Throughout human history, religion has remained a potent force, despite all the pounding it has received from thinkers like Marx who called it “opiate of the masses” and Freud who termed it as “a collective neurosis of the masses”.

It may be relevant to recall a talk between Cardinal Gonsalvic and Napoleon. The Cardinal was pleading the case for the Catholic Church. Napoleon got annoyed on some point and shouted at the Cardinal: “Your Eminence, are you not aware that I have the power to destroy the Catholic Church?” The Cardinal smiled and replied: “Your Majesty, we, the Catholic clergy, for the last 1,800 years, have done our level best to destroy the Catholic Church. We did not succeed. You will not succeed either.” This conversation brings out in a telling manner the staying power of religion, notwithstanding its internal and external destroyers.

While religion has its influence in every country, it is more so in India.

Swami Vivekananda, with his characteristic clarity and insight, has observed: “Each nation, like each individual, has one theme in its life, which is its centre, the principal note around which every other note comes to form the harmony. If any one attempts to throw off this central note, that is, its national vitality, the direction which has become its own through the transmission of centuries, that nation dies. In India, religious life forms the centre, the key-note of the whole music of national life. Take away religion from India; nothing would be left.” Power, in present day India, has become an end in itself. Justice is being buried deeper and deeper. Means, howsoever unscrupulous, are resorted to and then rationalised. Corruption in public life has attained alarming proportions. Most of our institutions have lost their underlying motivation of service and become effete and venal.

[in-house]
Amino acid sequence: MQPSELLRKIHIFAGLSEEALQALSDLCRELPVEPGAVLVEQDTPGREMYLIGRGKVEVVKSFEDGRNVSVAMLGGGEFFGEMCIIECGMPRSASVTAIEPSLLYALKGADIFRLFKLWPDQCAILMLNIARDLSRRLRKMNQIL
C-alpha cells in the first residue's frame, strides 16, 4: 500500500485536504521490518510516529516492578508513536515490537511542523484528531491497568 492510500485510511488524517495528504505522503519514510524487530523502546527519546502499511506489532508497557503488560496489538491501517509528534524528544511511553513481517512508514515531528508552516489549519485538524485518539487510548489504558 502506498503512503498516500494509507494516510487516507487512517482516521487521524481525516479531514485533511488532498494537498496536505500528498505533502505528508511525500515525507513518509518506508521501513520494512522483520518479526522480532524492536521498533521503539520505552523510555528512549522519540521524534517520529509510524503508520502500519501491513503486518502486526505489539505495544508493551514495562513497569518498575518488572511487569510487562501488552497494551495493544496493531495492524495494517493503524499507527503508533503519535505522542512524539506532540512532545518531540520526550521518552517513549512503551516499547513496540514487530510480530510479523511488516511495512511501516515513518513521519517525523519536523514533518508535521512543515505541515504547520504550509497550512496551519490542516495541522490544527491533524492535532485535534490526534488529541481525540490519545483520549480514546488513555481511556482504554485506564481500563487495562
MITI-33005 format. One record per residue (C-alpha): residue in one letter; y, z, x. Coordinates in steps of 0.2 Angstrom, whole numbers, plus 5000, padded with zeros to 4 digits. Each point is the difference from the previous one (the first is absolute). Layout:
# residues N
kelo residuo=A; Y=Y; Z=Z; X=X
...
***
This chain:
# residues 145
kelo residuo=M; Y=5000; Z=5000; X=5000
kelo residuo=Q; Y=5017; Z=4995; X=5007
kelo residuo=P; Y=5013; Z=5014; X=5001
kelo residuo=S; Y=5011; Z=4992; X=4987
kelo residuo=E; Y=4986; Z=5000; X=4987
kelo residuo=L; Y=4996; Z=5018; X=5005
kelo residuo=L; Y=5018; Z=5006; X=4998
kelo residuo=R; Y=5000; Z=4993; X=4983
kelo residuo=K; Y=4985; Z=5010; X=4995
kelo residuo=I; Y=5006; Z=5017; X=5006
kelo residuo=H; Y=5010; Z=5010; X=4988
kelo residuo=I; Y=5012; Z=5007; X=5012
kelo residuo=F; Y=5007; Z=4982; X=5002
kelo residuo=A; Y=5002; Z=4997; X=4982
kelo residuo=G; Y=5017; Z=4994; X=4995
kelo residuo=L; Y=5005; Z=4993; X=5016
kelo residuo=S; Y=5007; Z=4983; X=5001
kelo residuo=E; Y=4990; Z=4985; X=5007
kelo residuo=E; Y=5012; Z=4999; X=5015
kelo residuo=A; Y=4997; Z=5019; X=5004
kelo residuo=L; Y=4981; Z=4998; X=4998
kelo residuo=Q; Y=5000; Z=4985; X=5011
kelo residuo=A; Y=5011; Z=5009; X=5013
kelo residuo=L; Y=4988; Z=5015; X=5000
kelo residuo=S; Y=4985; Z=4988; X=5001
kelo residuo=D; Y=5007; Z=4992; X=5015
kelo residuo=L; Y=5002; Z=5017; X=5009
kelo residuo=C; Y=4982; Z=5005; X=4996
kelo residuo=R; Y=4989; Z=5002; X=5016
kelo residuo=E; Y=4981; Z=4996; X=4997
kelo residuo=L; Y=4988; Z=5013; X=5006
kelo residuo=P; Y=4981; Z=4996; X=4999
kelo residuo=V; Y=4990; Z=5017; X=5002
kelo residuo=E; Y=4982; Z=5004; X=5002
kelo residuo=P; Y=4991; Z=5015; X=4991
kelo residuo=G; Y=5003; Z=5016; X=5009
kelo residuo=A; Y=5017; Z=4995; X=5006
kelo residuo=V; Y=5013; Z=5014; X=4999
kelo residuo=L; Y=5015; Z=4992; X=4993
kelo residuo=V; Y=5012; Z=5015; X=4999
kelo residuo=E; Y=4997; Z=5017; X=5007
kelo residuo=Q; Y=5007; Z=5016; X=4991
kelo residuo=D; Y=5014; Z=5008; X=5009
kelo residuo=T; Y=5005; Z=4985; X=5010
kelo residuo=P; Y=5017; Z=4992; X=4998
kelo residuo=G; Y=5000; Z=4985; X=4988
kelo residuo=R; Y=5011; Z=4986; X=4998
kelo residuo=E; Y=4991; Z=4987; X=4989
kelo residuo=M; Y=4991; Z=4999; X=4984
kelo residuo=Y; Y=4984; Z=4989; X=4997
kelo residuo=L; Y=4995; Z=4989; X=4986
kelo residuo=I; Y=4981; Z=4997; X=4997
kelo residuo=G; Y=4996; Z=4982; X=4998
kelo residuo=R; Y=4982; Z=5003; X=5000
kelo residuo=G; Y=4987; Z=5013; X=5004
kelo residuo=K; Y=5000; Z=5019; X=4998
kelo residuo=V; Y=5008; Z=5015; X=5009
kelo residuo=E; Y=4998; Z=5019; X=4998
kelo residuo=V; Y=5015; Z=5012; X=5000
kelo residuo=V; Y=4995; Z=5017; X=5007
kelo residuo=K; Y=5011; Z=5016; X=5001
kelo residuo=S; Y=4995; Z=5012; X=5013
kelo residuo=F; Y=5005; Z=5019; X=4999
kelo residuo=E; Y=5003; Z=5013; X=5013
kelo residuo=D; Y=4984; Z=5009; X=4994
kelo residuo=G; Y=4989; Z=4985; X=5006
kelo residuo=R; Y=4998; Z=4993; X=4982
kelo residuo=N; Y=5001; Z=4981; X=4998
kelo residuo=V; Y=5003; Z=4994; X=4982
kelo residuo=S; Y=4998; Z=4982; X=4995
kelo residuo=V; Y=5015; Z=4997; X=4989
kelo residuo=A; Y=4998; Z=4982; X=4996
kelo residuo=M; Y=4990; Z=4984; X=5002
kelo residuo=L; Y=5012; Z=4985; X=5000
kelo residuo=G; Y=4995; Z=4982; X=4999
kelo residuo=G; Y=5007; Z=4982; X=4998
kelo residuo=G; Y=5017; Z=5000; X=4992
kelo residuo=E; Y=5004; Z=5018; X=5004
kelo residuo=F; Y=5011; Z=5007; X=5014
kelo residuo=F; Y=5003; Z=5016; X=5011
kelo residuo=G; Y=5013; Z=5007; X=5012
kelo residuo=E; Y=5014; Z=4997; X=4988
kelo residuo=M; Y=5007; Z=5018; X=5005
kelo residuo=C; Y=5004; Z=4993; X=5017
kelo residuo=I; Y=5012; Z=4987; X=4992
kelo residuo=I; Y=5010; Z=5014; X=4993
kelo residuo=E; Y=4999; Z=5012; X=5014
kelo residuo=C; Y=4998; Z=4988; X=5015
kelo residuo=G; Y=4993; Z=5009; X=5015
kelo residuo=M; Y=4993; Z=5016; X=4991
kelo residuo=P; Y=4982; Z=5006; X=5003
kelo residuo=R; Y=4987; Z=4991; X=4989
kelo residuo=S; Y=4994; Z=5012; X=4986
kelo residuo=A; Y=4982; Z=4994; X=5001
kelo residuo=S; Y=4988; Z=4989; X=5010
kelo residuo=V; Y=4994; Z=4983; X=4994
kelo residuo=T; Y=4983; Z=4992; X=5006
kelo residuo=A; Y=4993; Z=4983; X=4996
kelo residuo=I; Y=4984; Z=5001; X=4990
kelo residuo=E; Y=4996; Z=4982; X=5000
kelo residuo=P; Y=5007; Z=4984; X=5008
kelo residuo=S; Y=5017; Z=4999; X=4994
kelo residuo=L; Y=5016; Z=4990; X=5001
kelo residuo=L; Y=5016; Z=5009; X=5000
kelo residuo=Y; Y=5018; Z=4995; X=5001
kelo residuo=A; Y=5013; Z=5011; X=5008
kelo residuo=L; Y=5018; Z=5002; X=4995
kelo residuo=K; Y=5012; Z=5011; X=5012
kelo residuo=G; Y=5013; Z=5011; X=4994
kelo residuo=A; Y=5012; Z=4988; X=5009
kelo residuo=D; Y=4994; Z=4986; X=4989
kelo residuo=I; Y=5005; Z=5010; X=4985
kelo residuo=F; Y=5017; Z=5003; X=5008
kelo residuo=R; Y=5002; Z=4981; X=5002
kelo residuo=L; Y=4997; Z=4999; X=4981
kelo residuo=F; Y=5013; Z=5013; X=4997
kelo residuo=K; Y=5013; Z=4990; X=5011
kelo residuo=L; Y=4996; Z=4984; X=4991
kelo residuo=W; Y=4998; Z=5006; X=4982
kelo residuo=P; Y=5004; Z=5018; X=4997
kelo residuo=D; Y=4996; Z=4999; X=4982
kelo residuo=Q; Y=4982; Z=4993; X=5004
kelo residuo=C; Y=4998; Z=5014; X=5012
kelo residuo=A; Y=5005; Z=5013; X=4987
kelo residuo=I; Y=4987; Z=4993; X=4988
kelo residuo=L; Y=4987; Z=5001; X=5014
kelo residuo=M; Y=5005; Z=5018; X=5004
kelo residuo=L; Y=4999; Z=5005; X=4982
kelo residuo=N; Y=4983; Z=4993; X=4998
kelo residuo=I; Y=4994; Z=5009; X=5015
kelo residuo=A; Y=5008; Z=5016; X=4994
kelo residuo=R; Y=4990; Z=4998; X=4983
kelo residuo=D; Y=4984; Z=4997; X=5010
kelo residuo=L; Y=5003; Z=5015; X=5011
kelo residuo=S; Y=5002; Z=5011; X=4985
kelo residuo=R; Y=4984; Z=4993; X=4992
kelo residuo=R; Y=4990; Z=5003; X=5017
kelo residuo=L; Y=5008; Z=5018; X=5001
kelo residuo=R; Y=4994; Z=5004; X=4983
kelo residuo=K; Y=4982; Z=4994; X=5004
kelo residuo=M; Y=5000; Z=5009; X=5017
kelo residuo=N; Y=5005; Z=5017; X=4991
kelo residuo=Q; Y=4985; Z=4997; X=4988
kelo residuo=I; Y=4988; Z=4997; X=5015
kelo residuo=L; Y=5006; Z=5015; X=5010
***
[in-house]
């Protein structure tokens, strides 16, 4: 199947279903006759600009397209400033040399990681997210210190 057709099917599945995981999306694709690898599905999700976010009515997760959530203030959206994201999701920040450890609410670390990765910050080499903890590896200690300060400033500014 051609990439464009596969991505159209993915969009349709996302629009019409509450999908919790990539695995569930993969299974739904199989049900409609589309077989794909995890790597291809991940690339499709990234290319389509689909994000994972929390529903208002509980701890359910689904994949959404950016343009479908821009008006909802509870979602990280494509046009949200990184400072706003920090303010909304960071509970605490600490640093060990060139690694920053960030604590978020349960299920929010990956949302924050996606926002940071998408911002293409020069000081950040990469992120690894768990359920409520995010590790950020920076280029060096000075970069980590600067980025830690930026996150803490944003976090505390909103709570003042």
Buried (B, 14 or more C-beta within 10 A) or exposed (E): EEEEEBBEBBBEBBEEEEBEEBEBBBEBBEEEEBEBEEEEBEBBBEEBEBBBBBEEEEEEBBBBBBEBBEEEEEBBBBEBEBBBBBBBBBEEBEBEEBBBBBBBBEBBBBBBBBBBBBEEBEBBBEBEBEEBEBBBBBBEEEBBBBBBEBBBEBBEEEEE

Why has this happened? Why have our State and society become soulless entities? Why have criminals enlarged their hold on politics? And why have power and pelf become everything, and justice and truth nothing?

The answer to these questions is that the ethical foundation of Hinduism, as seen by Gandhi, which could provide “an awakened conscience” to an individual and make him an honest, just and compassionate component of society, has been destroyed partly by the stink and slush of our past degeneration and partly by the type of spurious secularism which has been exploited in post-Independence India.

Hinduism, as made clear by Gandhi, sees all human beings as “sparks of truth/divinity”. As such, it neither goes against any other religion, nor is it incompatible with the constitutional goals of equality, fraternity, liberty and justice. If the same divinity constitutes the core of all individuals, they cannot but be equal. Further, divinity in one person cannot in any way be unjust to the same divinity in another person. As Gita puts it: “Seeing the same God equally present in everything, one does not injure the self by self; and goes to the highest goal”.

In Hinduism, Gandhi saw a unique quality:

“In it there is room for the worship of all the prophets of the world. It is not a missionary religion in the ordinary sense of the word”. Gandhi underlined: “God is not encased in a safe to be approached only through a little hole in it, but He is open to be approached through billions of openings by those who are humble and pure of heart”.